LeBrun: Don't forget Zdeno Chara; he's been tremendous all season long and has been knocking at the Norris door for a few seasons. He's the best player on the Boston Bruins. But I agree Green's numbers may lead the way with the voters. More proof Ovechkin isn't the lone star on that team. You sure you don't want to talk about the Lady Byng? Maybe Sean Avery? OK, OK, enough for this week. Talk to you later, pal.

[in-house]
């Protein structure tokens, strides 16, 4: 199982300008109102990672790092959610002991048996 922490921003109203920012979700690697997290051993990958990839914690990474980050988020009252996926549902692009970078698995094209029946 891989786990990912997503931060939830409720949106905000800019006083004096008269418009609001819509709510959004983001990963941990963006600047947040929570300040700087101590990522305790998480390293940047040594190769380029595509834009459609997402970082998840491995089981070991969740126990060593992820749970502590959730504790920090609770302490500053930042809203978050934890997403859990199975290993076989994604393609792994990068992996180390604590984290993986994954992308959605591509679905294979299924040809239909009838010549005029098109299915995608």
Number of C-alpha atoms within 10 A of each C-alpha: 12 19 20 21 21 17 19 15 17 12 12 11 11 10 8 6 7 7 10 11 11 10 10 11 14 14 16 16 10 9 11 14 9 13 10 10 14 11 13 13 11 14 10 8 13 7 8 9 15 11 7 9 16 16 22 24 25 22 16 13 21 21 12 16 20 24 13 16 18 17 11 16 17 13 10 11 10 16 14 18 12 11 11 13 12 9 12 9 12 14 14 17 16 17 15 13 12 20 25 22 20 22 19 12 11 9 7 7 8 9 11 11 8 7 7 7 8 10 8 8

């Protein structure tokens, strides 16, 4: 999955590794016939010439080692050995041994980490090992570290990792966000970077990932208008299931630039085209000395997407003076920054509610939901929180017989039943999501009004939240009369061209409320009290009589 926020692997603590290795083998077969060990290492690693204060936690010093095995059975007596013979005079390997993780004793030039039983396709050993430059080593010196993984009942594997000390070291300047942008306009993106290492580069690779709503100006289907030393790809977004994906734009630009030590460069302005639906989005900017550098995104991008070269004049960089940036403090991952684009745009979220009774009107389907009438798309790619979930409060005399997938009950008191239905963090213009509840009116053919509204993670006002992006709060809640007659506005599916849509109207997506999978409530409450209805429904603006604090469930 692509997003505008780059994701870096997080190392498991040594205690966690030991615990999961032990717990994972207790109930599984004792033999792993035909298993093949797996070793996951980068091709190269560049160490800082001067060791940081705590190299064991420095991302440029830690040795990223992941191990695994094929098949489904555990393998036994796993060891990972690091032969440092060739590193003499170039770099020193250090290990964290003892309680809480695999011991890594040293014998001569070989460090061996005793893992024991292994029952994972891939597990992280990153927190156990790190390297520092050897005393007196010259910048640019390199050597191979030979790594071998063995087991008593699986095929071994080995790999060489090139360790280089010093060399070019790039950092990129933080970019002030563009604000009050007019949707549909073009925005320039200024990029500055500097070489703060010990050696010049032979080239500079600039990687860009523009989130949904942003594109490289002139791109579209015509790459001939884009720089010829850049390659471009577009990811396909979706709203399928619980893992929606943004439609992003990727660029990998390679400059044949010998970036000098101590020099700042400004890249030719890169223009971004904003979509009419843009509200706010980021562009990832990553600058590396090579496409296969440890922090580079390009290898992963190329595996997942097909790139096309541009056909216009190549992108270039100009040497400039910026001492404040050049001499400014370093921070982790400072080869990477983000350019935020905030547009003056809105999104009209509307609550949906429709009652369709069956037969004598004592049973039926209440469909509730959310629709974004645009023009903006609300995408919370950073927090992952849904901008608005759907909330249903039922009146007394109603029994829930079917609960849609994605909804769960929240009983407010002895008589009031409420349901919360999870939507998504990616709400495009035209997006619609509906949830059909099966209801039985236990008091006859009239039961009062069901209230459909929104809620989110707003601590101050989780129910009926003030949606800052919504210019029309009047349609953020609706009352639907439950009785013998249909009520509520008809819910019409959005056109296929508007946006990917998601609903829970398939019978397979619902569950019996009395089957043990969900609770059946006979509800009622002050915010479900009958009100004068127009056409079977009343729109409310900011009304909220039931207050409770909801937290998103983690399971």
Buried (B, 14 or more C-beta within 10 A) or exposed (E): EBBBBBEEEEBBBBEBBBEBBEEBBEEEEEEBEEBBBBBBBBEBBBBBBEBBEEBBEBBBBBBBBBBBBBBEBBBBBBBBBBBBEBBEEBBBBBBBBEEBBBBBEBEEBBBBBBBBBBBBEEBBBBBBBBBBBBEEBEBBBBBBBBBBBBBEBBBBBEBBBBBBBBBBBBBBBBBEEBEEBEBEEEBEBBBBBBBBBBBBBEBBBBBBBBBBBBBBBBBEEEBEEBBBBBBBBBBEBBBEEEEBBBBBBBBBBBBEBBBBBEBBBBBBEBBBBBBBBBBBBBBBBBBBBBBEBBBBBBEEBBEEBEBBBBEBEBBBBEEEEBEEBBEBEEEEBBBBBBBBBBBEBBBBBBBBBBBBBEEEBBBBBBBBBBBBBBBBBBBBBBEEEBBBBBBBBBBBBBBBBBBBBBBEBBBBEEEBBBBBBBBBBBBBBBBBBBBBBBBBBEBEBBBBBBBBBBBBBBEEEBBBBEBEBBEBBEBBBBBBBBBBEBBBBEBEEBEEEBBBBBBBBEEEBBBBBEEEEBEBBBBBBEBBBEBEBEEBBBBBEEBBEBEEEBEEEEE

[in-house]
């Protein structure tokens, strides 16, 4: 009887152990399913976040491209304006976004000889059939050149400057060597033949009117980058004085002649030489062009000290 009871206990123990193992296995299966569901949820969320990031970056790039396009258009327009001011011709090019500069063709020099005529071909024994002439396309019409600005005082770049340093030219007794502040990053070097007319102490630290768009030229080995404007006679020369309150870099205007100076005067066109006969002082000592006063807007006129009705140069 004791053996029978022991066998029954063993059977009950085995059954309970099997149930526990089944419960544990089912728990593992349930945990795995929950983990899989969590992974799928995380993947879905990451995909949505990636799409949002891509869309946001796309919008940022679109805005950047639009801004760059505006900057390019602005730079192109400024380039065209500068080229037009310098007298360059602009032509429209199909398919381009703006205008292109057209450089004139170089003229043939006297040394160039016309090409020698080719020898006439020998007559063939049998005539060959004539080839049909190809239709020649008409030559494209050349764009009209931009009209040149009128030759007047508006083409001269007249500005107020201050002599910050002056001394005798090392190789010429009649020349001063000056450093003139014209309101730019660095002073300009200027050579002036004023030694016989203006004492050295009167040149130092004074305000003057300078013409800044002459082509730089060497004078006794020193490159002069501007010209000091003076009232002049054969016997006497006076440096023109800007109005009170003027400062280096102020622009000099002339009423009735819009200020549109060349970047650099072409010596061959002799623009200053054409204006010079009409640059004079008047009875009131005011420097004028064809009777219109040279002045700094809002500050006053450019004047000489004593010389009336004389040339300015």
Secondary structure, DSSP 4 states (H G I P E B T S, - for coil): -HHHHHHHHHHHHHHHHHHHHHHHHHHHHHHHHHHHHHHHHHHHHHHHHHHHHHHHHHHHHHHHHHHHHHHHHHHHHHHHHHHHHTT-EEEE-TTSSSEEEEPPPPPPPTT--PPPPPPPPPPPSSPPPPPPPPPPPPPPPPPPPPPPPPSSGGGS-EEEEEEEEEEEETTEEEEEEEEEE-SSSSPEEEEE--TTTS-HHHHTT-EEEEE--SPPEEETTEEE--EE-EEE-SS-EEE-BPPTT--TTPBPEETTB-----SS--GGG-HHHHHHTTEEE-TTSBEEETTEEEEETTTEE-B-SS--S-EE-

Burnside: My last thought on Chara. Wonder if the Bruins' late-season wobble will hurt his chances, even though I agree he's been a huge force on a team that's been very, very good from the start of the season. I think it's going to take longer than we have to get to the bottom of that tough, tough Lady Byng field. See ya.

Scott Burnside and Pierre LeBrun cover the NHL for ESPN.com. Both writers have taken themselves out of the running for the Lady Byng.